The real issue will be for the demographic which doesn’t voluntarily choose this more entrepreneurial style of career strategy.  Flexibility for companies is key, of course, but if organisations aren’t careful, they can wind up searching for new talent in an alienated and demotivated workforce, which has struggled to gain skills in a wide range of unstructured and less professional environments. It also means a  quantum shift from lazy and uninsightful  “copy / paste” recruitment methodologies, sadly  relied upon by companies and some search consultants alike.

Read also: Career path replaced by Cluster Career

Career changers: 30 minute daily strategy

Can you afford not to?

For anyone embarking on a job search related to career change and developing what is now called a “personal brand” for the first time, I outline the steps and options involved using social networking. As I do so, I am always aware of two things. Faces turning ashen with panic and then groaning, as clients,  whether individually or in groups, mentally try to calculate how much time this process is going to take out of their already busy day. There is a reason it’s called net “working” (not net “vacationing”).  It is indeed a lot of work, it does take time and much of it is doing stuff people have never heard of before  (and wouldn’t choose to do if they had!) .

Today,  job search is personal, flexible and strategic. Sadly there is no template or blue print which can be reproduced, although guidelines can be given.  What works for one individual, will not work or sound authentic for another. The whole point of it is also to be unique and stand out, not to be a clone of your neighbour.  The learning process is  intuitive,  as we move away from the old style rigid approach. This does indeed makes life far harder for any job seeker today and it is time-consuming. However,  authenticity is key,   which is why we have to run, stroll or even crawl,  the hard yards for ourselves.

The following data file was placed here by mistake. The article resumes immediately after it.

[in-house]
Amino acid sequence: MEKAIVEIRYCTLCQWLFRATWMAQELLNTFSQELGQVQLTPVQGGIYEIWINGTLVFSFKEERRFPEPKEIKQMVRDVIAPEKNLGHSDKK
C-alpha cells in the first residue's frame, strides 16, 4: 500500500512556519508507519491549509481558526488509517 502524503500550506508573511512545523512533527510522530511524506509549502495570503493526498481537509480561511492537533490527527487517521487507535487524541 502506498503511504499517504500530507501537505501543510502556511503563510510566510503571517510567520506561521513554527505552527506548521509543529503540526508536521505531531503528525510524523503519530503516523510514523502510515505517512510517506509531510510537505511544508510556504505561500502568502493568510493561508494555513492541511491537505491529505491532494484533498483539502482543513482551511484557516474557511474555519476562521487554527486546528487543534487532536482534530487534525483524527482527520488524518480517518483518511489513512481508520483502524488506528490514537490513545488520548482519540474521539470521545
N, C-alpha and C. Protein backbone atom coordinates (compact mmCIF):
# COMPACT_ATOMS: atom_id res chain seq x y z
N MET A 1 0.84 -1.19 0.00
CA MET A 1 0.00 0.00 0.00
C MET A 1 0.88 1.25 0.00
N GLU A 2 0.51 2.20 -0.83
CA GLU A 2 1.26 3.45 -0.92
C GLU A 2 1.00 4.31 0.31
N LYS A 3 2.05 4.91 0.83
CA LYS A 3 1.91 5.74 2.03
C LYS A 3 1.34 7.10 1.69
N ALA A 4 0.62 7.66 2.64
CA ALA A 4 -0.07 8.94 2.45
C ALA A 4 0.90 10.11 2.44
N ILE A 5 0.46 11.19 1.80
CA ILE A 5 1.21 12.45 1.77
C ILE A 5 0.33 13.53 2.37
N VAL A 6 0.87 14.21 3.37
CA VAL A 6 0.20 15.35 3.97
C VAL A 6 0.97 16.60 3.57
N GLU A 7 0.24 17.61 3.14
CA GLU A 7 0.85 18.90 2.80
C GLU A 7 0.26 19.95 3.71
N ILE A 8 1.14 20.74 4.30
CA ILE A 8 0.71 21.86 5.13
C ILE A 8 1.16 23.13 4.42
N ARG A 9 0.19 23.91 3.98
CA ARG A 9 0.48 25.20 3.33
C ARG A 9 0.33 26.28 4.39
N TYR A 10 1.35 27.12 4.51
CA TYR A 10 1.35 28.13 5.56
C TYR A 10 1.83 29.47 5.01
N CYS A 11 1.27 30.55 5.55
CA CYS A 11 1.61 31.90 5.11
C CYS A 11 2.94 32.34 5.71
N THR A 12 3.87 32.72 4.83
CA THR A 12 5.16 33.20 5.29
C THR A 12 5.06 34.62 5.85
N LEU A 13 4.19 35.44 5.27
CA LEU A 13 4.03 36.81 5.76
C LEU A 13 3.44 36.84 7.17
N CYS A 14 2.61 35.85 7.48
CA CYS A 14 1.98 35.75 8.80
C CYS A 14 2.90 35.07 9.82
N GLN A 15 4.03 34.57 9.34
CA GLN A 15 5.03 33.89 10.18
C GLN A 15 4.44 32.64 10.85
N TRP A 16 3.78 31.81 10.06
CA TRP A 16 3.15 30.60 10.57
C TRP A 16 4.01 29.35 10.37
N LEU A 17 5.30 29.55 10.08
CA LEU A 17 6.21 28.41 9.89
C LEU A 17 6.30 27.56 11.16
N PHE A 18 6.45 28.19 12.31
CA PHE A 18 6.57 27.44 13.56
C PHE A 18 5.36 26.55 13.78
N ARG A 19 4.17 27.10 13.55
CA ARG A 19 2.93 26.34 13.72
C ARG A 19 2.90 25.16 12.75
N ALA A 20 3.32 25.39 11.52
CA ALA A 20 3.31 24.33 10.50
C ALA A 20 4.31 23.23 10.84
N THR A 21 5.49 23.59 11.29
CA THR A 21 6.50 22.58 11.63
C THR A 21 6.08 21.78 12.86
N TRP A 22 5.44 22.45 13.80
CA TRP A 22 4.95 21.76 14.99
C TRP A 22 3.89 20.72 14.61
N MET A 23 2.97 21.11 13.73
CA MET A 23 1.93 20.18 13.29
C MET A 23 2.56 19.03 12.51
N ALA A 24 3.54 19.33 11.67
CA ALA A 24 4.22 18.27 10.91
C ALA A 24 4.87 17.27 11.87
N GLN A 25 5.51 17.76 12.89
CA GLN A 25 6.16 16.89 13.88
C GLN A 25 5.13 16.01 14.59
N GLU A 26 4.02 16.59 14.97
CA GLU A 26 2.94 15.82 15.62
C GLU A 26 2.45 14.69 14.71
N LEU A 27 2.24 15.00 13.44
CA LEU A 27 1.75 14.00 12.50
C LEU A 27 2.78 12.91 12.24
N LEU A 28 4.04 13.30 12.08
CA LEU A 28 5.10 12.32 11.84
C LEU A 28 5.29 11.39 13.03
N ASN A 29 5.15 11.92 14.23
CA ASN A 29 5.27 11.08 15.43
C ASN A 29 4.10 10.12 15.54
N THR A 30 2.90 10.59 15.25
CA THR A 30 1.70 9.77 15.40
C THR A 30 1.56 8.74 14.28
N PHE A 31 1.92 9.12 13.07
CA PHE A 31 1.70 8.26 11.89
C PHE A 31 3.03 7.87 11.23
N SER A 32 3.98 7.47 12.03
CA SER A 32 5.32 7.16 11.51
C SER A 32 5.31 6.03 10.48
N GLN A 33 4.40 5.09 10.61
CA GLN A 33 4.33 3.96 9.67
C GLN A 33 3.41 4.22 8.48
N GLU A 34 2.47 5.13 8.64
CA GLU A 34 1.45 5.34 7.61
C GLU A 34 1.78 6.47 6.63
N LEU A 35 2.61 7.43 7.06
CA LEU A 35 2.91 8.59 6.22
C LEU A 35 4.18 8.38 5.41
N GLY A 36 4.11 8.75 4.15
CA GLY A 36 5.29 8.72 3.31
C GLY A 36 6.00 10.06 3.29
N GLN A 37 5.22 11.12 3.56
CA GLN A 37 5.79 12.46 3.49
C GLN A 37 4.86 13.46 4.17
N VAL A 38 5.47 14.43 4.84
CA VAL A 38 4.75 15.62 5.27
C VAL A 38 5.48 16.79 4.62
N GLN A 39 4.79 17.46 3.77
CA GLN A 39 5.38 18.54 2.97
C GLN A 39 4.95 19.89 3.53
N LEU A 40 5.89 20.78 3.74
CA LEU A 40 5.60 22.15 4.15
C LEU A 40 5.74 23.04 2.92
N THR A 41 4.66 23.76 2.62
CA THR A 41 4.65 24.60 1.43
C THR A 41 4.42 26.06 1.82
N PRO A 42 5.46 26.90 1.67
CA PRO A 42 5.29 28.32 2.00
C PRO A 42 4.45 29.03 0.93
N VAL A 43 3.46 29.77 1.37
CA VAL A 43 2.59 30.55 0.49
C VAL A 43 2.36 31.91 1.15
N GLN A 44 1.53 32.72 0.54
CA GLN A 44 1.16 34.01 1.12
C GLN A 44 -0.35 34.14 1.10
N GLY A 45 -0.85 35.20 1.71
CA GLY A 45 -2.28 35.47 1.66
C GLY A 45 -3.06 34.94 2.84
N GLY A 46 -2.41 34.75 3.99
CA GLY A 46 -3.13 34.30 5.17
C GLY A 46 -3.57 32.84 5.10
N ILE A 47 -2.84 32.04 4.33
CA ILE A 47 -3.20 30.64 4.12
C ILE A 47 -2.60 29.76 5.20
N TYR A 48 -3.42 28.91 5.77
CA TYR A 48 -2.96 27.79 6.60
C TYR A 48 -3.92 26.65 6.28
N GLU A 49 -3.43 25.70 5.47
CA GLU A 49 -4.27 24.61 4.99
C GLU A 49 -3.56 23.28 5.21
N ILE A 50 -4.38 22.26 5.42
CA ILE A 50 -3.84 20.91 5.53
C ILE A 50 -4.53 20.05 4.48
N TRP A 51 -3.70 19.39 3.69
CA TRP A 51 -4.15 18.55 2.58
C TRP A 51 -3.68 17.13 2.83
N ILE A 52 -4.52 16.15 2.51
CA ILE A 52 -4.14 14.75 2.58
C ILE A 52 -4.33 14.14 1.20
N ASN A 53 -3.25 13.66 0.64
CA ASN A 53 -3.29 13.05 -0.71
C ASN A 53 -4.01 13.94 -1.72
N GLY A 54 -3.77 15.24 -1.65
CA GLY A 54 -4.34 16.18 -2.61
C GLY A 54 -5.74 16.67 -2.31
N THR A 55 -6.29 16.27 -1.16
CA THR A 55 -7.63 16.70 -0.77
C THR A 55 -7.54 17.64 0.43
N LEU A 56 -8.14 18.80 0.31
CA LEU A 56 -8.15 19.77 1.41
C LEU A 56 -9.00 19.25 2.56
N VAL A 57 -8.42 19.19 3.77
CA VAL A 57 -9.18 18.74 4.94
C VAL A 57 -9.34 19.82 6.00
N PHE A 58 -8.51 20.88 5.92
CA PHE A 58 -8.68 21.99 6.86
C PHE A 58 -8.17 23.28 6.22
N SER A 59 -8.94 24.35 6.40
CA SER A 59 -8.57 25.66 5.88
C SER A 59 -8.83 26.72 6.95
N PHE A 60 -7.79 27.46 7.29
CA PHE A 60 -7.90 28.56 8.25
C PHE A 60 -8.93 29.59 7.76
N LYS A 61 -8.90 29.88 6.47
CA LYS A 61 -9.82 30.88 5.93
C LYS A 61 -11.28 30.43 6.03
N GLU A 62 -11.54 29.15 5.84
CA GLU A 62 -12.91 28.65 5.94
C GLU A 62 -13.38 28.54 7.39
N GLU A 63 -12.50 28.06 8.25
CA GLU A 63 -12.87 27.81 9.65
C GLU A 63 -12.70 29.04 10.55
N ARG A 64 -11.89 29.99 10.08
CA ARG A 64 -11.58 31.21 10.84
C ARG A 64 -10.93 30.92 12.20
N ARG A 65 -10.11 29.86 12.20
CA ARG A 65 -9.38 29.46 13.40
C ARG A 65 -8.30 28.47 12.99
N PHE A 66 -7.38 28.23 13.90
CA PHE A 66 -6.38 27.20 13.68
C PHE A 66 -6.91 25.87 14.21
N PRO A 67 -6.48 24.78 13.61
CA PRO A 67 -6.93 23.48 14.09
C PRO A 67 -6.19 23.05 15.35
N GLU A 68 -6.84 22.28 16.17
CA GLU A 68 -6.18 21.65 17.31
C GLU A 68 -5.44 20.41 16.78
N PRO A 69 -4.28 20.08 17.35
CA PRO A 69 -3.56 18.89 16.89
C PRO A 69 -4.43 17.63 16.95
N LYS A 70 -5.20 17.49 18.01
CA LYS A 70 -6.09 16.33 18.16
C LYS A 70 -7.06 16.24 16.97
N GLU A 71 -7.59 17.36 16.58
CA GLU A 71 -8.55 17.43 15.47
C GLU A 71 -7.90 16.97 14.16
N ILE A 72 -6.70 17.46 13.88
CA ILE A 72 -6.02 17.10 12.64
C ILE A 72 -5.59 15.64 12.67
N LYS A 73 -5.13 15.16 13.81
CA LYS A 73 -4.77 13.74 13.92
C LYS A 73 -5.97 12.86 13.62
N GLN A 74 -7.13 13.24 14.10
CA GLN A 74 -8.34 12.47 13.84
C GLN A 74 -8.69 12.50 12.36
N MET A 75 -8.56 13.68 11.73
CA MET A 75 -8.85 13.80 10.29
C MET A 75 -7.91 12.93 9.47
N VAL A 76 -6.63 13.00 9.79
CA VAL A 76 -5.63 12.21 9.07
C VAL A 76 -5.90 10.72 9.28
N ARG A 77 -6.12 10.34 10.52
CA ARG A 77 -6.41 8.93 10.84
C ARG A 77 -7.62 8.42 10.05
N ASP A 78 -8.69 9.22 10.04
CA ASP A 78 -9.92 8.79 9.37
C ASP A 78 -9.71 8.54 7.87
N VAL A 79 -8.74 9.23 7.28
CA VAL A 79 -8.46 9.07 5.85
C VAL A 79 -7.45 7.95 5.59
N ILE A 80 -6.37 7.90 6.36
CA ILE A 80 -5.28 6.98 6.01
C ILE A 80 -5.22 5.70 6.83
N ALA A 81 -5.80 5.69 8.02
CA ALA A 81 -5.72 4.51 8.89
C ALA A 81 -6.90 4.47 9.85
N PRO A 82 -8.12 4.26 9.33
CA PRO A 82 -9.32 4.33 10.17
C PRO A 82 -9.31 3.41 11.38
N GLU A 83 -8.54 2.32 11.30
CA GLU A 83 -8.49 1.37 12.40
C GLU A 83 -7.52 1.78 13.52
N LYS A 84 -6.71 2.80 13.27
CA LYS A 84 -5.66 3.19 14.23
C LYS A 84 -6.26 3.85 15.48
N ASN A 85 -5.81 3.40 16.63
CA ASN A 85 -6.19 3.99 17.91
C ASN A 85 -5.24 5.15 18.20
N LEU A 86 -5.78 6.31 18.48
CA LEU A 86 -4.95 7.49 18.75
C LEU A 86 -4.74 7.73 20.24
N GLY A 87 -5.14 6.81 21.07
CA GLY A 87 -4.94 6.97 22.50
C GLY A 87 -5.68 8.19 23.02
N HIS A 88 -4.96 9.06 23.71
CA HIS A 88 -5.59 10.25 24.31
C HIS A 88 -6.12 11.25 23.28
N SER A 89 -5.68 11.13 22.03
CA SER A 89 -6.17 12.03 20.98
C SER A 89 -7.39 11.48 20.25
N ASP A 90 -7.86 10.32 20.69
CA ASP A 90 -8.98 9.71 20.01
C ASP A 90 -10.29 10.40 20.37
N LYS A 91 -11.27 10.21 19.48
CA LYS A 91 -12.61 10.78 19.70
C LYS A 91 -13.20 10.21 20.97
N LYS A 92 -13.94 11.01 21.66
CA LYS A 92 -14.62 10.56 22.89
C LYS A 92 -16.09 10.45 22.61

Strategic alliances
As recessionary thinking starts to hit us again after a very brief interlude of optimism,  the job market looks set to shrink.  Economic downturns touch even the brightest and the best. It’s imperative that developing a  personal brand  and raising visibility becomes a daily part of all job seekers’ routines –  before there is a crisis.  Social networking is a great way to supplement and enhance actual networking,  although ( and I stress)  not a substitute for it.

Simple basics
—Select a primary platform  – for most people this should be a professional network   (e.g. LinkedIn, Viadeo, Xing)  to showcase career success stories and background. The largest English language one is LinkedIn for and anyone seeking a career in an international arena,  I would always advise a profile placed on this platform. — As a minimum I would suggest the following activity:

  • Send out 1 update daily to develop your reputation. If you have a blog so much the better,  otherwise any nugget of information that could be interesting taken from the press or other media related to your new function/sector. Twitter is a good source.
  • Post 1 comment in a LinkedIn group related to your target career.
  • Indentify and connect with 5- 10 new connections in your target sector – preferably ones you hope to meet in person.
  • Research companies in your target sector.

Connect with other platforms  – extend your reach via Twitter and Facebook which are becoming fast growing global job boards as the Like, Share and Tweet functions become a quick way to circulate job information. Employers are also strengthening their Employer brand on these platforms and offer increasing opportunities to inform and connect with job seekers. Trend spotters are suggesting that these 2 platforms will change the job search  landscape in 2012.   Although their figures are US-based, Europe is  usually only a few steps behind. Get ahead of the game. Even a British spy agency is seeking code-crackers via Twitter and Facebook.

  • Post content via Twitter.
  • Share content from others ( RT).
  • Comment on or “Like ” a blog or LinkedIn update.
  • Post an update or a note on Facebook.
  • Locate followers and friends that might be helpful to you.
  • Pay it forward  – share any new updates with your peers or other job seekers in your network.
  • Partially automate when you are busy. Bufferapp hits Twitter and Facebook. I would advise not to over do it  – engagement is key.
  • Filter out the white noise of LinkedIn updates using LinkedIn signal 

—One of the advantages of Social Networking is that it’s self scheduling  – so any of this can be fitted  around other activities and in a piece meal fashion. It’s a question of carving out 10 minutes of time, 3 times a day which may make a difference. Yes, initially it might take longer, but as skills are honed and knowledge acquired,  it can be whittled down to become  rapid fire productivity. Eventually you will think in terms of the time this is saving you.

 The real question is perhaps not if can you afford the time,  but can you afford the risk of not allocating those key minutes, in the current economic climate? If you don’t take time to plan now,  you may find you have  more leisure than you planned for  to live with the consequences.